California Oil, Gas, and Groundwater Program
Publication: Reports and Papers
Karolyte, R., Barry, P.H., Hunt, A.G., Kulongoski, J.T., Tyne, R.L., Davis, T.A., Wright, M.T., McMahon, P.B., and Ballentine, C.J.
Chemical Geology, v. 584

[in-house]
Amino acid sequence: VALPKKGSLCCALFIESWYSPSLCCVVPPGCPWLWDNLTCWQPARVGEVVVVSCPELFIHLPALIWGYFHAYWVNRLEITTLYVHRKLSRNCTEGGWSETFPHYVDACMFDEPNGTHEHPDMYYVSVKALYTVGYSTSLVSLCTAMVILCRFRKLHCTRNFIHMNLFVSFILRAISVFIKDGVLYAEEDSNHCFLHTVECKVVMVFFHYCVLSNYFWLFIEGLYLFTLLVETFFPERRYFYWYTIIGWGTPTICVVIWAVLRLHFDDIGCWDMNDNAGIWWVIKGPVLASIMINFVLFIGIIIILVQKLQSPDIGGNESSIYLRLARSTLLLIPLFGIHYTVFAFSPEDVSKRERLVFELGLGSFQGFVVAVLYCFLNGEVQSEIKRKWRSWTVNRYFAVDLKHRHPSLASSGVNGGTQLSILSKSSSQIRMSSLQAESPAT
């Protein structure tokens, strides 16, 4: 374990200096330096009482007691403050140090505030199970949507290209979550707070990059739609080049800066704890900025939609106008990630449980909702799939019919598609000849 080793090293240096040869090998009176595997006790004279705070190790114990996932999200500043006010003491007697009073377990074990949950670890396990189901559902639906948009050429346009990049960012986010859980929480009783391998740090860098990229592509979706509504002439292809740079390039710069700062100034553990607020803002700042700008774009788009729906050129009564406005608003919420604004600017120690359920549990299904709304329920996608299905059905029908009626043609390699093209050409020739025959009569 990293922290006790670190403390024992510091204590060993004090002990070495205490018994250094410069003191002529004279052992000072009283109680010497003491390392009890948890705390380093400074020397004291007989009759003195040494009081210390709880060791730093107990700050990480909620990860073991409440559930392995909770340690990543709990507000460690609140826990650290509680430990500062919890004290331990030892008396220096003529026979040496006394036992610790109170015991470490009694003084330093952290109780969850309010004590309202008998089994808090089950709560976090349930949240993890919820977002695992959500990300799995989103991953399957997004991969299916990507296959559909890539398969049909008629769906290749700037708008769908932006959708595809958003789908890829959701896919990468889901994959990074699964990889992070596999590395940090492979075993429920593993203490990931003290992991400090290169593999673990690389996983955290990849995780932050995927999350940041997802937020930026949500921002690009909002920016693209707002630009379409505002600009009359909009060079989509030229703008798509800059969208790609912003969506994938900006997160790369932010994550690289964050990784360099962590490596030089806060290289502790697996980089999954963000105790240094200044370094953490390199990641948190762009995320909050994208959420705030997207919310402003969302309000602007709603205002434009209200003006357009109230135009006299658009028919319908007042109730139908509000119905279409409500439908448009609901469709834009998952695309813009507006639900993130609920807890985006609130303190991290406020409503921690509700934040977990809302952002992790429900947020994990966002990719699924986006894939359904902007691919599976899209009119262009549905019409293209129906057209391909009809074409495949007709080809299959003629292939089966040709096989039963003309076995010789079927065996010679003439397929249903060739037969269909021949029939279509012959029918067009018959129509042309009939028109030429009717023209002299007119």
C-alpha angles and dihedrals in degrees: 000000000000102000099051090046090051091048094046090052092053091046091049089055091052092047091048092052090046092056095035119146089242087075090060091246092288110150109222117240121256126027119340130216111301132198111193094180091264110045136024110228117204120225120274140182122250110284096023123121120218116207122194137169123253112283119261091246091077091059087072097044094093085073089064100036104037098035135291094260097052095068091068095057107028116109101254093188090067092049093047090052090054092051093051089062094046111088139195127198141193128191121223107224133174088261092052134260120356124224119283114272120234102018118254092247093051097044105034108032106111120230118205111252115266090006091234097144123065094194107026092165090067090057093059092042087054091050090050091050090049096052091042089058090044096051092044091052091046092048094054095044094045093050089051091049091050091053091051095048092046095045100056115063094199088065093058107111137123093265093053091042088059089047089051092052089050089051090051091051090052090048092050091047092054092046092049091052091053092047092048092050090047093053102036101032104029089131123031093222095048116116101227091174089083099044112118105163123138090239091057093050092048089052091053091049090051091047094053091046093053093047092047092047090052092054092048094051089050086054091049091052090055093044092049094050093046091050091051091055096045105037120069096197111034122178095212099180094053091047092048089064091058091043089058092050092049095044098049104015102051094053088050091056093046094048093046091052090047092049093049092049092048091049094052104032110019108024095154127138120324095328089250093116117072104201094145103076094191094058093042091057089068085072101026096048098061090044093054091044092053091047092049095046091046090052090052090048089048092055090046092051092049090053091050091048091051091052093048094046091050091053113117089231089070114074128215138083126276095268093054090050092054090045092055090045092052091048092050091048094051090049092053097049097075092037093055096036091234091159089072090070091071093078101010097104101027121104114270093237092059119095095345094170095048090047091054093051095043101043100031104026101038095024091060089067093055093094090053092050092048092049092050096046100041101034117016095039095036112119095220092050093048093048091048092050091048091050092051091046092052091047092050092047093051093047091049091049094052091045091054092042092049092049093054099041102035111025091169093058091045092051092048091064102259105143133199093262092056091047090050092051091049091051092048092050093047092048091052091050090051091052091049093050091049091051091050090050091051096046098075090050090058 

Noble gases record fluid interactions in multiphase subsurface environments through fractionation processes during fluid equilibration. Water in the presence of hydrocarbons at the subsurface acquires a distinct elemental signature due to the difference in solubility between these two fluids. We find the atmospheric noble gas signature in produced water is partially preserved after hydrocarbons production and water disposal to unlined ponds at the surface. This signature is distinct from meteoric water and can be used to trace oil-field water seepage into groundwater aquifers. We analyse groundwater (n = 30) and fluid disposal pond (n = 2) samples from areas overlying or adjacent to the Fruitvale, Lost Hills, and South Belridge Oil Fields in the San Joaquin Basin, California, USA. Methane (2.8 × 10−7 to 3 × 10−2 cm3 STP/cm3) was detected in 27 of 30 groundwater samples. Using atmospheric noble gas signatures, the presence of oil-field water was identified in 3 samples, which had equilibrated with thermogenic hydrocarbons in the reservoir. Two (of the three) samples also had a shallow microbial methane component, acquired when produced water was deposited in a disposal pond at the surface. An additional 6 samples contained benzene and toluene, indicative of interaction with oil-field water; however, the noble gas signatures of these samples are not anomalous. Based on low tritium and 14C contents (≤ 0.3 TU and 0.87–6.9 pcm, respectively), the source of oil-field water is likely deep, which could include both anthropogenic and natural processes. Incorporating noble gas analytical techniques into the groundwater monitoring programme allows us to 1) differentiate between thermogenic and microbial hydrocarbon gas sources in instances when methane isotope data are unavailable, 2) identify the carrier phase of oil-field constituents in the aquifer (gas, oil-field water, or a combination), and 3) differentiate between leakage from a surface source (disposal ponds) and from the hydrocarbon reservoir (either along natural or anthropogenic pathways such as faulty wells).